This may or may not be a problem over time. This house has a steeply angled roof over the front portion with a lower roof in the back, which is not at a great pitch. Where the two roof planes meet, the chimney rises through the structure. The concern is that during heavy rains, there may be a good deal of water coming through this area (particularly the left side of the picture). Heavy water passage here may penetrate into the trim of the chimney. The cricket is the bump out which diverts water to the sides of the chimney. The cricket is also called the saddle. However, there may be enough space for water to pass where the trim may not be effected. The flashing around the chimney was properly installed.
This home was advertised as having fireplaces. Not quite right. These are only the chimney portion. This would cause a problem with energy efficiency and possibly rodents. The conditioned space s open to the unconditoned space of the attic. You would be attempting to cool or heat the attic with this setup
I should not have been able to take this picture. I am standing on the roof, looking down the flue. The black material on the bricks is creosote, which is flammable. There happens to be no damper on this chimney, so with no cap on the top, we have the equivalent of an open window all year long, not energy efficient. Next, the cap over the top of the flue helps prevent rain from coming into the flue, so we can have moisture problems. Finally, we will want a spark arrestor to prevent any sparks from landing on the roof.
One place to see foundation movement in older homes is in the flue. Here we can see that the chimney has shifted a few times leaving the bricks not quite aligned anymore. What we may not notice from looking down the flue, but what we will see in the attic, is that there are now gaps in the flue, so fumes will not be vented to the exterior.
Going into the attic to check out the chimney is important. This was a strange case. Where I expected to find the chimney, I found these stacked bricks. I thought that maybe the bricks with mortar for the flue were behind these stacked bricks, which might have been left over from the chimney build. I was wrong. I found that I could access the interior of the flue by removing some of these loose bricks.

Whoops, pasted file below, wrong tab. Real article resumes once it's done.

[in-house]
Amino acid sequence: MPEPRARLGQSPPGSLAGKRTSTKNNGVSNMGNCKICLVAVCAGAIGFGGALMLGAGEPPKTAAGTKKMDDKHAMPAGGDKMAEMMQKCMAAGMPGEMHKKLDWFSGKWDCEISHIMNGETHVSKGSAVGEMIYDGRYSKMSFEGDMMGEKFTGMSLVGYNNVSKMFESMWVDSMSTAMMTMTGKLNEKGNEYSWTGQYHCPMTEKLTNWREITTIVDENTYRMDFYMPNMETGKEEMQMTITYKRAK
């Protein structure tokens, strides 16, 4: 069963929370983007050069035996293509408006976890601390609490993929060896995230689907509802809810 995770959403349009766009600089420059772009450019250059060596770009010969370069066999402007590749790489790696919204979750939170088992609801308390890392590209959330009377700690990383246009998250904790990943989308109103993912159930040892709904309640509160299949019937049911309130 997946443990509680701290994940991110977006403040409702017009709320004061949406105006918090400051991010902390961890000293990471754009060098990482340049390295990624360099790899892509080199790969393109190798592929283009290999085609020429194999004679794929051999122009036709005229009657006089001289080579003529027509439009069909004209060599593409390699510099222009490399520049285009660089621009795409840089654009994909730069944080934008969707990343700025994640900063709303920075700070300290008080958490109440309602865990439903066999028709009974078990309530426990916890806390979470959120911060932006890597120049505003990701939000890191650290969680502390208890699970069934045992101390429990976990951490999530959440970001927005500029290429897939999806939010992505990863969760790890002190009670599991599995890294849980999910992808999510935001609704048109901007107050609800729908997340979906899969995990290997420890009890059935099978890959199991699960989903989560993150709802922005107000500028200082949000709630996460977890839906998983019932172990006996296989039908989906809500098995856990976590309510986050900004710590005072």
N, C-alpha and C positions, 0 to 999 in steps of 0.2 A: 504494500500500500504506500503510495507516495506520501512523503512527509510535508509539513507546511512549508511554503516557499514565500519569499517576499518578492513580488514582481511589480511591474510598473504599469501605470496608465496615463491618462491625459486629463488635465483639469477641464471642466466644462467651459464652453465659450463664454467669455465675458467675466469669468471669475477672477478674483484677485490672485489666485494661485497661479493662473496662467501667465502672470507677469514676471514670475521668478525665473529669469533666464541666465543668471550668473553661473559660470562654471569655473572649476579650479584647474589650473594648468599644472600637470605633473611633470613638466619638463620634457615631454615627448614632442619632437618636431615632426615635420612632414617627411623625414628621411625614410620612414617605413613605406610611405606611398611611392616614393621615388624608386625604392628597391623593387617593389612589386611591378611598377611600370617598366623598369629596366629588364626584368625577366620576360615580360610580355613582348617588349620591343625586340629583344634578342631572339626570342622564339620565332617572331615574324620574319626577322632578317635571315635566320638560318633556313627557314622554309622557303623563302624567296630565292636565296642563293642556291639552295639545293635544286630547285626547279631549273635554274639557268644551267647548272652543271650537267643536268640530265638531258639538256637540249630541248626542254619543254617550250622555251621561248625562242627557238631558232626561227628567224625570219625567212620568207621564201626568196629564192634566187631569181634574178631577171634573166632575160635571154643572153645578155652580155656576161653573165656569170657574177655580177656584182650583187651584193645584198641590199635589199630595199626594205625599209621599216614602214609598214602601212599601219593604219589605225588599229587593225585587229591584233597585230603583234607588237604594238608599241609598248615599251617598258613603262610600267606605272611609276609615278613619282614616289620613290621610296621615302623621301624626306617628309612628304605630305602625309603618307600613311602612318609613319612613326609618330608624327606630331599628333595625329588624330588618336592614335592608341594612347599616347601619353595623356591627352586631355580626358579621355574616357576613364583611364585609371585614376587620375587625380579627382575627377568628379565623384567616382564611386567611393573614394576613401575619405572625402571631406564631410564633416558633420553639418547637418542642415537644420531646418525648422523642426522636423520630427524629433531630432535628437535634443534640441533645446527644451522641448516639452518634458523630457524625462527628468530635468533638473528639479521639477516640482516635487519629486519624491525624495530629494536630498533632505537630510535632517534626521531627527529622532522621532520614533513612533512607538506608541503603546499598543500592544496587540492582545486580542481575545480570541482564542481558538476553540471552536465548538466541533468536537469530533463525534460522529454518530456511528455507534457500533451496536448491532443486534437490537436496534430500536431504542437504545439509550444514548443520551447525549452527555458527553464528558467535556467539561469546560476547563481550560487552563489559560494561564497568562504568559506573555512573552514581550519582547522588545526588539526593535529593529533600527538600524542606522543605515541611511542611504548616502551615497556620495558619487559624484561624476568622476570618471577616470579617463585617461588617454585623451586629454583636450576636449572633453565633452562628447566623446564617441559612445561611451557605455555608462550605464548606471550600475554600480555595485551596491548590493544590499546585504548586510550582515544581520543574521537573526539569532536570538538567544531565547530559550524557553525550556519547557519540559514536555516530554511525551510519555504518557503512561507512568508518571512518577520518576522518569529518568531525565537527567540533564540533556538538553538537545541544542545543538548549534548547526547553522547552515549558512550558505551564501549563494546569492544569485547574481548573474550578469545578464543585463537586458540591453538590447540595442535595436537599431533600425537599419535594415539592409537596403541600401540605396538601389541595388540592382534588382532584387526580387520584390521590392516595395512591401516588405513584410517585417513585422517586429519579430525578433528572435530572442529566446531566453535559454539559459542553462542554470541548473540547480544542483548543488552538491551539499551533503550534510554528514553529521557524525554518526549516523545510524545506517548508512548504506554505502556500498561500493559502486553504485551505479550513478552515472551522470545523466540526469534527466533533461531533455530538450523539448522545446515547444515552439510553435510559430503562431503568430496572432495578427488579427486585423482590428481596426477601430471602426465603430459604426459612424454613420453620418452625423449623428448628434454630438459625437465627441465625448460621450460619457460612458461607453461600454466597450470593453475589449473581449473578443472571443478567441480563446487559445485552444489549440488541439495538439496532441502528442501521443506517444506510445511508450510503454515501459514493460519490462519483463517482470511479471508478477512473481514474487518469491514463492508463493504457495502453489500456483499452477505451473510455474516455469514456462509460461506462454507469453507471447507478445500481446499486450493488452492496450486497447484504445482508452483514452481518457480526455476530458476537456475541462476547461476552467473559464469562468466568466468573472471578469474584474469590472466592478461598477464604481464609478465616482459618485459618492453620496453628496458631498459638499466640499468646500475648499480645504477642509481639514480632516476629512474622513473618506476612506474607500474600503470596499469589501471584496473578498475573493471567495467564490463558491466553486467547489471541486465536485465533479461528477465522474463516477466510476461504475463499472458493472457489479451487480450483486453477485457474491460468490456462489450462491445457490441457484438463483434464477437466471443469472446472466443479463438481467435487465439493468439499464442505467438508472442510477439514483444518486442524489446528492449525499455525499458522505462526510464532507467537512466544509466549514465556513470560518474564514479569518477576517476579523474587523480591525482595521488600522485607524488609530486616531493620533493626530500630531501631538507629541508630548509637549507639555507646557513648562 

Metal flues are more the standard for new construction. I find that the blown insulation often is blown all over without thought. This flue was not so bad (they can be covered in insulation), but we do not want insulation touching the flue, since this is a fire hazard. What made this picture a choice for me was that there was more than insulation touching the flue; we have packing material too. I have found plastic bottles and other debris being left near flues in the attic.
We have to be careful with other flammable objects touching the flue, but we also need them to be away from the flue. This metal flue was hard to reach, so maybe this is why no one caught this problem previously. The framing for the roof comes within an inch of the flue. This is too close, so this situation is considered a potential fire hazard.
Moving into the living space, we need to be concerned about flammable surfaces around the fireplace. In this picture, we see that the builder placed tile around the fireplace opening for fire safety. There was also tile on the floor for the hearth for the same reason. Not often, but there are times when I find that this has been forgotten. I also check the gas supply valve to see how it operates.
Since this fireplace has never been used, I was able to take a clear photograph of the damper. With creosote build-up, this is sally hard to see. The damper is a door closing off the fireplace from the flue. When the fireplace is in use, the damper should open fully. When not in use, the damper should close fully. If the damper is left open, you can think of it like leaving a window open, which is energy inefficient. If you do find this area and the flue to be covered in soot, you need to have them cleaned. The soot is creosote, which is a flammable material.